A boatload of tourists in the far eastern Russian Arctic thought they were seeing clumps of ice on the shore, before the jaw-dropping realisation that some 200 polar bears were roaming on the mountain slope. “It was a completely unique situation,” said Alexander Gruzdev, director of the Wrangel Island nature reserve where the encounter in September happened. “We were all gobsmacked, to be honest.”
The bears had come to feast on the carcass of a bowhead whale that washed ashore, later resting around the food source. The crowd included many families, including two mothers trailed by a rare four cubs each, Gruzdev said.
Climate change means ice, where polar bears are most at home, is melting earlier in the year and so polar bears have to spend longer on land, scientists say.
This might wow tourists but means the bears, more crammed together on coasts and islands, will eventually face greater competition for the little food there is on land.
Locals are also at risk from hungry animals venturing into villages.
Wrangel Island, off the coast of Russia’s Chukotka in the northeast, is where polar bears rest after ice melts in early-August until November, when they can leave land to hunt for seals. It is also considered the birthing centre for the species, with the highest density of maternity dens in the entire Arctic, Gruzdev said.
“A whale is a real gift for them,” he said. “An adult whale is several tens of tonnes” that many bears can feed on for several months.
Studies have shown that, compared with 20 years ago, polar bears now spend on average a month longer on Wrangel Island because “ice is melting earlier and the ice-free period is longer,” said Eric Regehr, from the University of Washington, the lead American scientist on the US-Russian collaborative study of Wrangel Island polar bears.
Changing ice conditions could also be responsible for the increasing number of bears flocking there, Regehr said.
This autumn, the number of bears observed was 589, far exceeding previous estimates of 200-300, he said, calling it “anomalously high”.
The International Union for Conservation of Nature estimates there are about 26,000 polar bears in the Arctic, with a long-term “potential for large reductions” due to ice loss.
Ice is key as polar bears hunt exclusively on the ice surface, often staking out seals by their breathing holes.
Regehr said the polar bear population in the shared US-Russian Chukchi Sea “appears to be productive and healthy” at the moment, but as time spent on land continues to increase, the bears’ nutrition and body condition will be affected.
“The question is at what point the population will begin to experience negative effects, is that at one and a half months (more time on land than normal), two months, more?” he asked.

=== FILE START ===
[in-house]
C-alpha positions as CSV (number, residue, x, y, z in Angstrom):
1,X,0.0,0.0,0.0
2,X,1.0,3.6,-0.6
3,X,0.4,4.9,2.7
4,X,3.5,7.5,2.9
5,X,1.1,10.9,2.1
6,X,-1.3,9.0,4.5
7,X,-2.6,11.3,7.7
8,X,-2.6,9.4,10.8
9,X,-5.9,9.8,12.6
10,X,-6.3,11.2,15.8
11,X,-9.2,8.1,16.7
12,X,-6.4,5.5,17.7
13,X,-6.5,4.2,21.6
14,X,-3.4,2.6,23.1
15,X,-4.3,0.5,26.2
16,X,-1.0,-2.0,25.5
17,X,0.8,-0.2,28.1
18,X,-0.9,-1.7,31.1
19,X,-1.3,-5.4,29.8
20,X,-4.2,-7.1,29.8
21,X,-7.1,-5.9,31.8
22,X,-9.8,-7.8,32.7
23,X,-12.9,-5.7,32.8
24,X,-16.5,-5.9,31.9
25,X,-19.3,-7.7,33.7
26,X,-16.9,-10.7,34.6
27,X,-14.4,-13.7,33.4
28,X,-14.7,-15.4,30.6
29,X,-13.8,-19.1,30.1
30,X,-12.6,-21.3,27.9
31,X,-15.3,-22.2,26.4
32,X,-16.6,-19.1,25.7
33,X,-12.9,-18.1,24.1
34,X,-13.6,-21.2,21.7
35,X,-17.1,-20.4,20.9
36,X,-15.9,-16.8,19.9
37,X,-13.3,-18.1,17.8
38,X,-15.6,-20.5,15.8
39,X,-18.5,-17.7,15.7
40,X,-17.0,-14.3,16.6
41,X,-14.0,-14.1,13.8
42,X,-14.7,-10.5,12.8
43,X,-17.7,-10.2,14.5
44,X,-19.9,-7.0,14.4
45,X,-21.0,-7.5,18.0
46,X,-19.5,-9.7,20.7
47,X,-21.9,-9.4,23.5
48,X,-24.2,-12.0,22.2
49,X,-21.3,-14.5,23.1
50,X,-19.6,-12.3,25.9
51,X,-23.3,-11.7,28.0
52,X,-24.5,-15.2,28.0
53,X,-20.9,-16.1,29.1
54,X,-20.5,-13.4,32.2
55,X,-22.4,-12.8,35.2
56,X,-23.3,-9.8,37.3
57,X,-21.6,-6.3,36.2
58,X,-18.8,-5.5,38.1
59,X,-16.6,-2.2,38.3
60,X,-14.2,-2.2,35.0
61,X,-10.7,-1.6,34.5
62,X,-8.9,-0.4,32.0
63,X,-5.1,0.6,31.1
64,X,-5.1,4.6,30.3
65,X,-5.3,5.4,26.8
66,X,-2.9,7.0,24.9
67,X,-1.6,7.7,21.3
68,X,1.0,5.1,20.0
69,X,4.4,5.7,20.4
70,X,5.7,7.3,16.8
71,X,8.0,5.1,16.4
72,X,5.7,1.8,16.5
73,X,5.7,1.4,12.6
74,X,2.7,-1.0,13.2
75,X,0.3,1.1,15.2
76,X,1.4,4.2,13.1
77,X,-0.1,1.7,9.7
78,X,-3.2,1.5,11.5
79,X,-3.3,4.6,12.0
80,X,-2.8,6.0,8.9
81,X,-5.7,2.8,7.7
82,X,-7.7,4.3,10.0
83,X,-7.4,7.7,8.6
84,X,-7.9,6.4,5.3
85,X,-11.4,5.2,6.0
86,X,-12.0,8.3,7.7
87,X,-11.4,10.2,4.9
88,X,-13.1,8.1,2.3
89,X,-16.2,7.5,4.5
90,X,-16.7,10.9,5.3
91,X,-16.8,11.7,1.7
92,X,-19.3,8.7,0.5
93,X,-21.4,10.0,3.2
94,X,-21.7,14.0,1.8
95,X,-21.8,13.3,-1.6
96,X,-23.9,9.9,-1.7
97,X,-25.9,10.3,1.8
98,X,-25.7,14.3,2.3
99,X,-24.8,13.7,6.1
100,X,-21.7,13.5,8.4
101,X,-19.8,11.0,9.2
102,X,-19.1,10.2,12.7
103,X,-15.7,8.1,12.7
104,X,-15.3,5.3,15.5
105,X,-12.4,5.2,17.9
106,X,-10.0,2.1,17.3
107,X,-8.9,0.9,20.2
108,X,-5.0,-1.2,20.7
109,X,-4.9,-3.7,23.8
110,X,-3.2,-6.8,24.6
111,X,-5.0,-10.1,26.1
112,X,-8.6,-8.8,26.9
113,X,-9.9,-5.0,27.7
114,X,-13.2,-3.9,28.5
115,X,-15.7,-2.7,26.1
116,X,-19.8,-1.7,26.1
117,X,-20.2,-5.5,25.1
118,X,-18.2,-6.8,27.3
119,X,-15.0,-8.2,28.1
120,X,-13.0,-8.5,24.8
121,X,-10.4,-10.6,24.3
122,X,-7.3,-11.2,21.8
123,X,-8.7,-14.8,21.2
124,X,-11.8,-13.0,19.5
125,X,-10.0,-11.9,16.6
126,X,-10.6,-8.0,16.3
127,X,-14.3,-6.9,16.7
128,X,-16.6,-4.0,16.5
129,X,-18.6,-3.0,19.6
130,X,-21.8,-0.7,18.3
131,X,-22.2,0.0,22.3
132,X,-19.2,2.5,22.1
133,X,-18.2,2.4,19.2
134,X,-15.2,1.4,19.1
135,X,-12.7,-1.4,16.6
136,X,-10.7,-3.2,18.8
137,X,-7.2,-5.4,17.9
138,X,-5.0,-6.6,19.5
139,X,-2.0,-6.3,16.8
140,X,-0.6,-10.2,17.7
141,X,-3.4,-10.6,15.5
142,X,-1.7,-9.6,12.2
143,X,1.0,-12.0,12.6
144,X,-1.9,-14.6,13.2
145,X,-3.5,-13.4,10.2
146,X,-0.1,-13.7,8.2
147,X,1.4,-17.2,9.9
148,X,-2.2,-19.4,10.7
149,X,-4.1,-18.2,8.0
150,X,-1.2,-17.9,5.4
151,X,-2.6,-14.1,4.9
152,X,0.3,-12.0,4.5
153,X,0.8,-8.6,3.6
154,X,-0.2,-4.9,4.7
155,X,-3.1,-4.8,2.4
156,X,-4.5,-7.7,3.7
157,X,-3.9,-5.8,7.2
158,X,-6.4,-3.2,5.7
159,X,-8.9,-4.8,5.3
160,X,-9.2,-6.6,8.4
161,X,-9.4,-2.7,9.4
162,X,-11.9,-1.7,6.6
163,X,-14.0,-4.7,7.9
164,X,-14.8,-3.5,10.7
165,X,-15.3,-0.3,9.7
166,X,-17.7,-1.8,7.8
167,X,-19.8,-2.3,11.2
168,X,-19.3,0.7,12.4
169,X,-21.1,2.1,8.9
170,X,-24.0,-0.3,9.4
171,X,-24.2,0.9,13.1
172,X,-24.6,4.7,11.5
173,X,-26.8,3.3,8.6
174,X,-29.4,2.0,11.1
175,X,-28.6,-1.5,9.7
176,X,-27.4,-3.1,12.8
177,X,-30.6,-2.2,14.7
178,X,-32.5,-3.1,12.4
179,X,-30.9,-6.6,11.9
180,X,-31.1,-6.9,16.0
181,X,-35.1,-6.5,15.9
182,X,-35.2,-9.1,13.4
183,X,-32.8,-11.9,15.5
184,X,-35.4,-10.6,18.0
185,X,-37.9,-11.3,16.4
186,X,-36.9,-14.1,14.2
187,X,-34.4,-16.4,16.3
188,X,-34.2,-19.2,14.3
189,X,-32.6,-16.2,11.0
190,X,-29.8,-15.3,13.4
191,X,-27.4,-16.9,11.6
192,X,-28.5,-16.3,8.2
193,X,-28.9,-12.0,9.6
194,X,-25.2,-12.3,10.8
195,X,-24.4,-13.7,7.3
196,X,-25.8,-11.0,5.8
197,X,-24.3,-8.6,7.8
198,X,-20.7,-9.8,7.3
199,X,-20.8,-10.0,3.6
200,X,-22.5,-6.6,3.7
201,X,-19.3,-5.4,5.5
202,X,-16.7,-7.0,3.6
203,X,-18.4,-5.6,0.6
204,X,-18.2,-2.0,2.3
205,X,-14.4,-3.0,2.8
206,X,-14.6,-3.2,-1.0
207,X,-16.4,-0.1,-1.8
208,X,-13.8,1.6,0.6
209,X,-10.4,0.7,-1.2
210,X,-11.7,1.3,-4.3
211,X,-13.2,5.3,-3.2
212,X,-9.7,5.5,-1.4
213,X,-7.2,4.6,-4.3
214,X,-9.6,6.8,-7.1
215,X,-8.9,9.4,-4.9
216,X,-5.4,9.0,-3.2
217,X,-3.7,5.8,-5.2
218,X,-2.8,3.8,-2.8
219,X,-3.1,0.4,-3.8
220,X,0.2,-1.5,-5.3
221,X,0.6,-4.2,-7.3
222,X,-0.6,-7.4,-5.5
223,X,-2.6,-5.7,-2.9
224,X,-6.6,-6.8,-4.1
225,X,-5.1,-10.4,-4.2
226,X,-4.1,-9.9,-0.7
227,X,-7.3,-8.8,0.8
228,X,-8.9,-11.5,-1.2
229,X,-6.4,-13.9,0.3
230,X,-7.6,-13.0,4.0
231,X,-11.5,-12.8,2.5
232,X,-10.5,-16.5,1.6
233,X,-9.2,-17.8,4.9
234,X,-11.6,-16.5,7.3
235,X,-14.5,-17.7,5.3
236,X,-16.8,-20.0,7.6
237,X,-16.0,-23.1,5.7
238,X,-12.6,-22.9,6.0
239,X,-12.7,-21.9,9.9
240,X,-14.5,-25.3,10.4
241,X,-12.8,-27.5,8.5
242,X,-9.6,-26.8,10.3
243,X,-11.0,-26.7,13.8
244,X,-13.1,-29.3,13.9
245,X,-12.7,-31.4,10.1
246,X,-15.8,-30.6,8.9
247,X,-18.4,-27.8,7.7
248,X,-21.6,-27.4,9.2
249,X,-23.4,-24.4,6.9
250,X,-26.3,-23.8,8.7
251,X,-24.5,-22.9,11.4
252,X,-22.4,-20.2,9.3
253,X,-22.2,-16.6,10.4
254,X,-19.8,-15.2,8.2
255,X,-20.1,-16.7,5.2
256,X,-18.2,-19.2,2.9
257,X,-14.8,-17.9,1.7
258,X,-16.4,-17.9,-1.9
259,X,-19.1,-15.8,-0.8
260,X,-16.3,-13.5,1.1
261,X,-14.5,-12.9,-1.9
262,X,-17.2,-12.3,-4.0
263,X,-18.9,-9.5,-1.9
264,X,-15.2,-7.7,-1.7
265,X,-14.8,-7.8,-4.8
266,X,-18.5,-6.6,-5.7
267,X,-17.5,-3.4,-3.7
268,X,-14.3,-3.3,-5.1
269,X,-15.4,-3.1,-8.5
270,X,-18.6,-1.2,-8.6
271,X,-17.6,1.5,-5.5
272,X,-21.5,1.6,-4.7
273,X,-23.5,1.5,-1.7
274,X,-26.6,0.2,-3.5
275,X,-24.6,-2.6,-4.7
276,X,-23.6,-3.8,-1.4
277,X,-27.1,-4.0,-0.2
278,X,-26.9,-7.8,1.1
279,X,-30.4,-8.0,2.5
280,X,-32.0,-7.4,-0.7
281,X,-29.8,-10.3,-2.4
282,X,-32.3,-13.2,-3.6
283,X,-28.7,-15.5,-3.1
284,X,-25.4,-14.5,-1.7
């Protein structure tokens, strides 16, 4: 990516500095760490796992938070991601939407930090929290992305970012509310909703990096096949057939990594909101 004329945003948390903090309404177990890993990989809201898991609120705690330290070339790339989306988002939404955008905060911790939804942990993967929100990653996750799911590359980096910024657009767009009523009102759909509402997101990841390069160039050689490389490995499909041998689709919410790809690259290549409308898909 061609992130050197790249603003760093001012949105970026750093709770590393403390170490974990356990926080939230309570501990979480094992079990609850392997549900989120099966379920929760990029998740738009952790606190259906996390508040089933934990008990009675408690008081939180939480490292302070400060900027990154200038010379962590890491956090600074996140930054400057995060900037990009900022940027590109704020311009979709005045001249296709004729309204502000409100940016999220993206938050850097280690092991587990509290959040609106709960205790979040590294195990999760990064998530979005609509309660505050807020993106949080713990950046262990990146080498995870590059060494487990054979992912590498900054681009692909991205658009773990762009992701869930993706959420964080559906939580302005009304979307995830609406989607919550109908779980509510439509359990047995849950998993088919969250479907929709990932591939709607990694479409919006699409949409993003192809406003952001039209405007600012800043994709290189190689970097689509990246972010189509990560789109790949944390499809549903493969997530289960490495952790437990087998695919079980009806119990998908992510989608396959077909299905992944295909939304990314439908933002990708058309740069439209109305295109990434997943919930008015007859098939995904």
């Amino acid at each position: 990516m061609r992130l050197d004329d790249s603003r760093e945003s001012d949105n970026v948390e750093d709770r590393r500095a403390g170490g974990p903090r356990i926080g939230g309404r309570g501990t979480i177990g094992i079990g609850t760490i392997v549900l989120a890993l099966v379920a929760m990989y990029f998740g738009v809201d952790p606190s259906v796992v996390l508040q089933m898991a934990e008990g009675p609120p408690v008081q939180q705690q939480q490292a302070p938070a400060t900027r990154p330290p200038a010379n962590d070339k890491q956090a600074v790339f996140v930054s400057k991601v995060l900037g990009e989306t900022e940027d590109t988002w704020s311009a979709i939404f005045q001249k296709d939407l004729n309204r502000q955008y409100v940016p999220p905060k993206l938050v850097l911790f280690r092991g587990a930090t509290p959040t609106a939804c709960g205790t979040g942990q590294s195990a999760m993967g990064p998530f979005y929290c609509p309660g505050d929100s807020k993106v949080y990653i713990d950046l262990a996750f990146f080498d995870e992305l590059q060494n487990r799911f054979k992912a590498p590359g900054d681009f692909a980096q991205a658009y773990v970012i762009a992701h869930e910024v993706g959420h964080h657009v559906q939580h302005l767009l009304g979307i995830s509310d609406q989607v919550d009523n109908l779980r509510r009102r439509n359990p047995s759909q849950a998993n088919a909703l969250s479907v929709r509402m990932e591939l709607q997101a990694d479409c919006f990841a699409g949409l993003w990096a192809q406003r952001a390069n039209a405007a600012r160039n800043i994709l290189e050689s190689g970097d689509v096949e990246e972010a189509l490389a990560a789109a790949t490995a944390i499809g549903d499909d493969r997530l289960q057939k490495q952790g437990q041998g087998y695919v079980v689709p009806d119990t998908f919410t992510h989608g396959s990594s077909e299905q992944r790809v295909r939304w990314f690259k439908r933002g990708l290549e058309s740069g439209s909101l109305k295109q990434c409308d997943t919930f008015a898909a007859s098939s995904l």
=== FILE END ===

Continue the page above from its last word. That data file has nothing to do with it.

“We don’t know exactly, but there is a threshold somewhere in the future.”
Despite some food sources on land — including musk oxen, lemmings, or even grass — nothing can completely replace the energy-packed seals that bears have evolved to rely on.
“They are resourceful and adaptable animals, and some bears will probably find something to eat, but the number of bears we currently have in the Arctic definitely cannot be sustained on land,” Regehr said.
That made the image of hundreds of bears around the whale carcass both impressive and concerning, he said.
“There is evidence that it foreshadows the future: larger numbers spending more time on the island and ultimately less time on the sea ice with fewer prey, with a negative cascade of effects.”
One effect is the increasing chance of conflict between polar bears and humans, for example in native Chukchi settlements, all of which are located on the coast.
Since mid-October, polar bears have been coming dangerously close to a Chukotka village called Ryrkaipy, which is located near Kozhevnikov Cape, an important site for walrus gatherings, or haulouts, that lies about 200 kilometres south of Wrangel Island.
With changing ice conditions, walruses can be forced to come ashore in steep unsuitable areas.
This year, hundreds died as the huge animals crushed one another, possibly after being disturbed by a predator, said Viktor Nikiforov, a polar bear specialist and coordinator of Marine Mammals expert centre.
The problem is that some walrus corpses then floated to the village, attracting polar bears. “One bear broke the window of a house,” Nikiforov said.
The village went on high alert, forbade children to walk to school and cancelled some public events, reports said.
Nikiforov said scientists and locals used bulldozers to move walrus corpses away from the village. He echoed concerns that bears spend more time ashore as the ice-free period becomes longer. “The concentration of people and animals in one area increases and there is conflict,” he said.
“We cannot stop climate change, but we can sort out the situation on the shore and make life easier for the bears,” he said, referring to measures such as bear patrols to minimise conflict with humans.
“With changes in nature, that has to be attended to.” — AFP